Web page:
It’s nearly a bit comical to hear people raving about the quality of the football since the start of the league. It’s every week now, game after game, and the way people are talking you’d swear that they were after discovering a new species or something. It’s as if people are surprised to find out that the best players in the country are actually any good at football.
I think there's a few explanations for this. First of all, people have been talking down Gaelic football for so long that there's nearly an acceptance out there that it's a terrible sport. I don't just mean the hurling snobs – you hear football people dismissing it the whole time too. They give out about the blanket defences, they give out about black cards, all the handpassing, everything.
They even give out about the Dubs. Imagine that. Six All-Irelands in a row and you still hear people calling them boring. They don't take potshots, they keep possession, they move the ball around until they find the right player in the right position to take the best shot. Everything you teach young players to do. And it's still not enough. You'd wonder what people want sometimes.
So when people are giving out about something for so long, they become so used to thinking that it’s no good. They watch games waiting to be disappointed. If you have decided that a sport is going down the wrong path, you’re going to hang tight to that view. As we know, people can be stubborn enough when it comes to admitting they were wrong.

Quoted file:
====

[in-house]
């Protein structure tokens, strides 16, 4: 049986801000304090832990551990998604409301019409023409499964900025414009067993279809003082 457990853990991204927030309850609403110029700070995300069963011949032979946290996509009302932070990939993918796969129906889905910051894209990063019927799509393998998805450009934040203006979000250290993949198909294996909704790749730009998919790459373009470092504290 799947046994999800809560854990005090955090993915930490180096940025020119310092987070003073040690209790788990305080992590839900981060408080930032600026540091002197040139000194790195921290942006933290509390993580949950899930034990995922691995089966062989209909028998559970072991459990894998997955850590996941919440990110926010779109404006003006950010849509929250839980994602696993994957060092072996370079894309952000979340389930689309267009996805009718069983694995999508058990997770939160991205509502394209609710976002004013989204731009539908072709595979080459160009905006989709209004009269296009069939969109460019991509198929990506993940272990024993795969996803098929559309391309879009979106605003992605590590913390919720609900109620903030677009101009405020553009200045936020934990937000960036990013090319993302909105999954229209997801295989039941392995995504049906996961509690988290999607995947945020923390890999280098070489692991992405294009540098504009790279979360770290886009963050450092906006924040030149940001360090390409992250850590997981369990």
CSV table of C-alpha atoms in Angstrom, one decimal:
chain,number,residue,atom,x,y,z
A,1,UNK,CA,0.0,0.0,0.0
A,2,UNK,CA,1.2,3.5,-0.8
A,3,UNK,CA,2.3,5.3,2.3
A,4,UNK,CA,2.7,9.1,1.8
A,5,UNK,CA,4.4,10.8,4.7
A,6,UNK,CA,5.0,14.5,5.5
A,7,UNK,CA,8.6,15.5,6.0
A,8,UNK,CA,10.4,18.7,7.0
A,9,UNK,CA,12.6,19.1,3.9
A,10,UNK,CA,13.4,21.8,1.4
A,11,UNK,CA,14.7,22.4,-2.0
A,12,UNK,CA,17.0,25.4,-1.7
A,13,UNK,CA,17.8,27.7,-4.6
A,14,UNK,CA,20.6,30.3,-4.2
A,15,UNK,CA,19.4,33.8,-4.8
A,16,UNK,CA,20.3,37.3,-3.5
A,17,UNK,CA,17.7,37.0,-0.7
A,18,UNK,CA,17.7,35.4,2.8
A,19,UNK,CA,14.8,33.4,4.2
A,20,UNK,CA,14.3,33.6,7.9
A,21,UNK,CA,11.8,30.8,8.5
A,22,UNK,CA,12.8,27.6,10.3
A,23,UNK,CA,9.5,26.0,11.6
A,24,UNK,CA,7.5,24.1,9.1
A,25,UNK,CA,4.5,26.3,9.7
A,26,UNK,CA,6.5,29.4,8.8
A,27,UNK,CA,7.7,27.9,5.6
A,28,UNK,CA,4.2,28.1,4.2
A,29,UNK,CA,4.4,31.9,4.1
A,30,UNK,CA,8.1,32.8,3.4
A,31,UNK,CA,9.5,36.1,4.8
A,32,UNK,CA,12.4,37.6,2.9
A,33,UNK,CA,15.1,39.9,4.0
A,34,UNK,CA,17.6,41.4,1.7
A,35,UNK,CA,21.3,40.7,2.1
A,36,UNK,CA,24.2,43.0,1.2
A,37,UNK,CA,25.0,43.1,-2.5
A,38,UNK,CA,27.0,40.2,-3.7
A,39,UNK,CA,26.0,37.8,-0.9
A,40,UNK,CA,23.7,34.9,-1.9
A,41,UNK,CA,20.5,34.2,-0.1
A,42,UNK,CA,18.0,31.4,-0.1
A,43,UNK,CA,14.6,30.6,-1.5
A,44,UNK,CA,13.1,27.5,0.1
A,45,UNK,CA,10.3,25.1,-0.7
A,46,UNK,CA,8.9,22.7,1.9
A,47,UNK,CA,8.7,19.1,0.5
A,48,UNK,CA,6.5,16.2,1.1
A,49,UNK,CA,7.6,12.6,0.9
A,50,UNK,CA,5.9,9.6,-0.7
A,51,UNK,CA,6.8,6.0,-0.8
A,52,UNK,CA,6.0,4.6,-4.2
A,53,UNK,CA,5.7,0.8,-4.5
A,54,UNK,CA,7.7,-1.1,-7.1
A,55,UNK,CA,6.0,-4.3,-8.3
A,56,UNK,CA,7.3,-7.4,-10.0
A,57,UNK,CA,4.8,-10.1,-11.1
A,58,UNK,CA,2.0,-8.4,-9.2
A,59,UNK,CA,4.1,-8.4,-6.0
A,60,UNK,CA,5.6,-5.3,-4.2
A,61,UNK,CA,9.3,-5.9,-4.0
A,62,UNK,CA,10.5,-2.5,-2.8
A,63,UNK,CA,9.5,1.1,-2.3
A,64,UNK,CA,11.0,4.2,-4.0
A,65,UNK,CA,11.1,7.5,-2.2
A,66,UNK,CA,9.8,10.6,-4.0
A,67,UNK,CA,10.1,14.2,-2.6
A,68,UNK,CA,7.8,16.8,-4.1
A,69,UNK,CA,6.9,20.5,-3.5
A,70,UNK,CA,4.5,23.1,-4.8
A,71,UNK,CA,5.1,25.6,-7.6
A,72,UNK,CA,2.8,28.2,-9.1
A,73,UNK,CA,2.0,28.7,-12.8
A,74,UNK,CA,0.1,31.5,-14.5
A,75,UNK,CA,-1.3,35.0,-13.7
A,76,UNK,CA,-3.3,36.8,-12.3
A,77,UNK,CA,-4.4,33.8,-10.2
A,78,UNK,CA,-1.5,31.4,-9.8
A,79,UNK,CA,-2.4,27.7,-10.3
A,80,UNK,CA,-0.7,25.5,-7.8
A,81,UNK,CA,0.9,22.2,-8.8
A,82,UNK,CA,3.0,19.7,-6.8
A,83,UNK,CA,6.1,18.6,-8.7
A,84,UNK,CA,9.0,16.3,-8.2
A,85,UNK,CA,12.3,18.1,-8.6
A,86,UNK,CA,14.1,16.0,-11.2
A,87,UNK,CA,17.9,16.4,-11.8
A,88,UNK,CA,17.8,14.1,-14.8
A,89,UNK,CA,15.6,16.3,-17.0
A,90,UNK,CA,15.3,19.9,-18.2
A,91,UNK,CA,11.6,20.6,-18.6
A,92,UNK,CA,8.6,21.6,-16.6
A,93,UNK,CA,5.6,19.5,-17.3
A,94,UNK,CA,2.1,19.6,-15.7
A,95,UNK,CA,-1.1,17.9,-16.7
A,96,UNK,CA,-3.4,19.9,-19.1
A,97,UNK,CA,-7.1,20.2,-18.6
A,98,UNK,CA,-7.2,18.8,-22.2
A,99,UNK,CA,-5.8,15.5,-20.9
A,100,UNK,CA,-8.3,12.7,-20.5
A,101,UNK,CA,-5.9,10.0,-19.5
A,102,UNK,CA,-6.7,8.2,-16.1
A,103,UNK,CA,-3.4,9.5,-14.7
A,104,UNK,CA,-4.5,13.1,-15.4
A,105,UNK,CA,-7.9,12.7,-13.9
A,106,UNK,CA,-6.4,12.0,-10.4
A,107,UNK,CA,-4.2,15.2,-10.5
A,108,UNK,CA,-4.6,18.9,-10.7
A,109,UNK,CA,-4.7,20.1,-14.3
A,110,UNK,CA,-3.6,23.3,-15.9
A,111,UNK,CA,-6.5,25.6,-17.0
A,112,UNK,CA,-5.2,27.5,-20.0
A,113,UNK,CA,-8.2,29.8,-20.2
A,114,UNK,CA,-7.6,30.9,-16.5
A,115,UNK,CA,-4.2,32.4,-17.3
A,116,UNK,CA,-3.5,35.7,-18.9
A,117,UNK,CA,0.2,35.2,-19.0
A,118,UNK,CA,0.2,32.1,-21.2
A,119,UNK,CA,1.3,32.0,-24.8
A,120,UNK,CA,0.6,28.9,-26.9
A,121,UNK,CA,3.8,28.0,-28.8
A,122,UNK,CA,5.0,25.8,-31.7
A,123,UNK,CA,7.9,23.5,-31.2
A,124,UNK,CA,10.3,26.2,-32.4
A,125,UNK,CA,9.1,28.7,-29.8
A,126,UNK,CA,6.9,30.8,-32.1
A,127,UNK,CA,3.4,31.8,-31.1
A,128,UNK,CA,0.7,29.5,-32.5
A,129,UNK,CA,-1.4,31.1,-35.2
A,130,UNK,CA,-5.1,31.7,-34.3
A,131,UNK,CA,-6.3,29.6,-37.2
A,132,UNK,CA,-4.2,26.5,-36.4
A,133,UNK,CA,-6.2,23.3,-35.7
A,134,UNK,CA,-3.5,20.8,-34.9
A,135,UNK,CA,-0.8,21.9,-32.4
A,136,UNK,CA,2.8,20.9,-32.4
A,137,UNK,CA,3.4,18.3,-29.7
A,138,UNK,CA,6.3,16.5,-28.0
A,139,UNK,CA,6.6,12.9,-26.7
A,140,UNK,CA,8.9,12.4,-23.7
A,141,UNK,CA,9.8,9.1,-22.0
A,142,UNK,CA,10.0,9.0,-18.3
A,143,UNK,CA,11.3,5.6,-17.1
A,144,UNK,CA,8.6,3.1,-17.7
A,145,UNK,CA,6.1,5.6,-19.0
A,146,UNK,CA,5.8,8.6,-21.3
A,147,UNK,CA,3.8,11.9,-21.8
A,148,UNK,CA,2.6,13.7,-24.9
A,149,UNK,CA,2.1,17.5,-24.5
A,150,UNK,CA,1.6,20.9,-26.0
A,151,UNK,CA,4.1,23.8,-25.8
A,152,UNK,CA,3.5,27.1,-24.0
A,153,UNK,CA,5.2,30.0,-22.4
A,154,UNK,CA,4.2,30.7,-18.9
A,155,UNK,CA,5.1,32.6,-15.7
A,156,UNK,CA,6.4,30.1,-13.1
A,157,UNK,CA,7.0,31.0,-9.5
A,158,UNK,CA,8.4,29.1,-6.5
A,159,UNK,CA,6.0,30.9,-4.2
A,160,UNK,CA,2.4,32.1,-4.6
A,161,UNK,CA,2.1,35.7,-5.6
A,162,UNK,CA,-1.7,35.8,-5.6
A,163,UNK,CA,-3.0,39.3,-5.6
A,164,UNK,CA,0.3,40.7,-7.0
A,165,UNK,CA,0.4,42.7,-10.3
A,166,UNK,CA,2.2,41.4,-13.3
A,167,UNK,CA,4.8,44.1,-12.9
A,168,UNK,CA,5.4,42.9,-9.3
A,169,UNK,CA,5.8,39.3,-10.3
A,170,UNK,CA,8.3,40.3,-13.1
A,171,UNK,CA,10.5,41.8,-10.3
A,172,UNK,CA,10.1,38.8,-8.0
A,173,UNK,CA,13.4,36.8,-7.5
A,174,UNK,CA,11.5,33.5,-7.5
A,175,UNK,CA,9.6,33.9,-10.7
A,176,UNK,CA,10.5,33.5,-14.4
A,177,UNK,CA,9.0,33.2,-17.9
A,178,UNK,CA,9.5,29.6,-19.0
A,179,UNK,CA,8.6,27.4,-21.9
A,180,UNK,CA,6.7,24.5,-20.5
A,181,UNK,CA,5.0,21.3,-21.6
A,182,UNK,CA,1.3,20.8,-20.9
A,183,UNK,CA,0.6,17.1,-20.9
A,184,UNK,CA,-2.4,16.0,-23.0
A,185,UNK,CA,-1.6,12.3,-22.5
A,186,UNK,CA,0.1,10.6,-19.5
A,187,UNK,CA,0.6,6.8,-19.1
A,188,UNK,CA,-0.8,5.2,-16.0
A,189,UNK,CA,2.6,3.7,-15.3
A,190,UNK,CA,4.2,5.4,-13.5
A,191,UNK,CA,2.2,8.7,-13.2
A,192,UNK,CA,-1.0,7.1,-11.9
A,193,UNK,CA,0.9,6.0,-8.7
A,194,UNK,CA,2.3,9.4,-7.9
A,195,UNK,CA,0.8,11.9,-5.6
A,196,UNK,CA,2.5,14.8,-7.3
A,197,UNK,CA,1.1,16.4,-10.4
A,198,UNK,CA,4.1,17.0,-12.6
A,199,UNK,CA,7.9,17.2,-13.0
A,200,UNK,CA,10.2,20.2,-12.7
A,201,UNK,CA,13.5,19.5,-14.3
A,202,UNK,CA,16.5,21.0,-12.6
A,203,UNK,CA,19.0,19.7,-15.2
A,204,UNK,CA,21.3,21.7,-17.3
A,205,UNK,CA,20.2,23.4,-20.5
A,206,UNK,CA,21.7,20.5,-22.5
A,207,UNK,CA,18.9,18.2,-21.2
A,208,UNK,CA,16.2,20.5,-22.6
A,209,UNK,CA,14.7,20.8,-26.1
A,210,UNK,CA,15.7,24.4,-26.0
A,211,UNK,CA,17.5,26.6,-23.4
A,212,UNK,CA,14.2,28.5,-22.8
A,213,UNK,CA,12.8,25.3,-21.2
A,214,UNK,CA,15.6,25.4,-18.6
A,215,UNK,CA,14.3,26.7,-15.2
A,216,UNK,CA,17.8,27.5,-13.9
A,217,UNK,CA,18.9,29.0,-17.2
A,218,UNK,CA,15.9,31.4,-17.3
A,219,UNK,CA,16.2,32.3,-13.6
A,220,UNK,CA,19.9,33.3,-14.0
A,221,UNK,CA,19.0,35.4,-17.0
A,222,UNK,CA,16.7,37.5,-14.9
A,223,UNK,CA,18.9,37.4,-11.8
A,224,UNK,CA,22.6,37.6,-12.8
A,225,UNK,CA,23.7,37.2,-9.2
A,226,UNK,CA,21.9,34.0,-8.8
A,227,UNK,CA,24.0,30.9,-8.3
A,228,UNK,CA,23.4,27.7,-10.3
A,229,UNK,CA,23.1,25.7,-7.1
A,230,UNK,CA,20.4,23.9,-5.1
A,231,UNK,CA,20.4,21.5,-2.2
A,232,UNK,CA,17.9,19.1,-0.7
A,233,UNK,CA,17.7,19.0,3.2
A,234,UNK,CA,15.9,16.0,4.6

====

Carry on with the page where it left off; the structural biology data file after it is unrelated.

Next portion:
So when you see a few good games, you nearly have to act surprised. You’re better off saying the game has changed than leaving anyone think you might have had to change yourself. That wouldn’t be great for the brand.
But when you think about it, should we really be all that shocked? Let’s look at it point by point.
Point one: It’s the league, which means that teams are playing against counties at their own level. In the top two divisions, there have been 24 games played so far and 10 of them have finished with a goal or less between the teams. There’s been the odd hammering here and there but mostly, the games have been exciting, especially up North.
Point two: It’s the summer. We’re not used to seeing the league played on hard ground with everybody in short sleeves and nobody covered in muck. The ball is dry, the games are moving quickly, there’s no major wind and definitely no hailstones. If you can’t play decent stuff now, I don’t know what to tell you.
David Tubridy must be laughing this week at being discovered as an overnight sensation after 14 years